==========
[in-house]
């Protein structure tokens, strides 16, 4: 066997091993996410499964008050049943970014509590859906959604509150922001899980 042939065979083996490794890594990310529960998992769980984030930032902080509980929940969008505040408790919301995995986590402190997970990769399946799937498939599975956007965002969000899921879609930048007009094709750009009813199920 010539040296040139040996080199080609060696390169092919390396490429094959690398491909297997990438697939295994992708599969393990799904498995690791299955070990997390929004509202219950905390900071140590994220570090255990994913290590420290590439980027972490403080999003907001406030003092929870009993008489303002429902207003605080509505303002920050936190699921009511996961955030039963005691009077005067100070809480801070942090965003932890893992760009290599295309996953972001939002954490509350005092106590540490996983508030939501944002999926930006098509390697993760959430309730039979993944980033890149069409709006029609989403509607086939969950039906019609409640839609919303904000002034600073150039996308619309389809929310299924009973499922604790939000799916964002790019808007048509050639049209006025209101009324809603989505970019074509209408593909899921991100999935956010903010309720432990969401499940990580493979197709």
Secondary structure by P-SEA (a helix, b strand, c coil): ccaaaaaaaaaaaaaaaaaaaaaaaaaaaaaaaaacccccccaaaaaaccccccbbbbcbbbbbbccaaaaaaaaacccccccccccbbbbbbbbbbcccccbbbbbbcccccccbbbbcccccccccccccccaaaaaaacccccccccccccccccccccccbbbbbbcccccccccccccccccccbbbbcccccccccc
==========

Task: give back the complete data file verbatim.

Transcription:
[in-house]
């Protein structure tokens, strides 16, 4: 066997091993996410499964008050049943970014509590859906959604509150922001899980 042939065979083996490794890594990310529960998992769980984030930032902080509980929940969008505040408790919301995995986590402190997970990769399946799937498939599975956007965002969000899921879609930048007009094709750009009813199920 010539040296040139040996080199080609060696390169092919390396490429094959690398491909297997990438697939295994992708599969393990799904498995690791299955070990997390929004509202219950905390900071140590994220570090255990994913290590420290590439980027972490403080999003907001406030003092929870009993008489303002429902207003605080509505303002920050936190699921009511996961955030039963005691009077005067100070809480801070942090965003932890893992760009290599295309996953972001939002954490509350005092106590540490996983508030939501944002999926930006098509390697993760959430309730039979993944980033890149069409709006029609989403509607086939969950039906019609409640839609919303904000002034600073150039996308619309389809929310299924009973499922604790939000799916964002790019808007048509050639049209006025209101009324809603989505970019074509209408593909899921991100999935956010903010309720432990969401499940990580493979197709």
Secondary structure by P-SEA (a helix, b strand, c coil): ccaaaaaaaaaaaaaaaaaaaaaaaaaaaaaaaaacccccccaaaaaaccccccbbbbcbbbbbbccaaaaaaaaacccccccccccbbbbbbbbbbcccccbbbbbbcccccccbbbbcccccccccccccccaaaaaaacccccccccccccccccccccccbbbbbbcccccccccccccccccccbbbbcccccccccc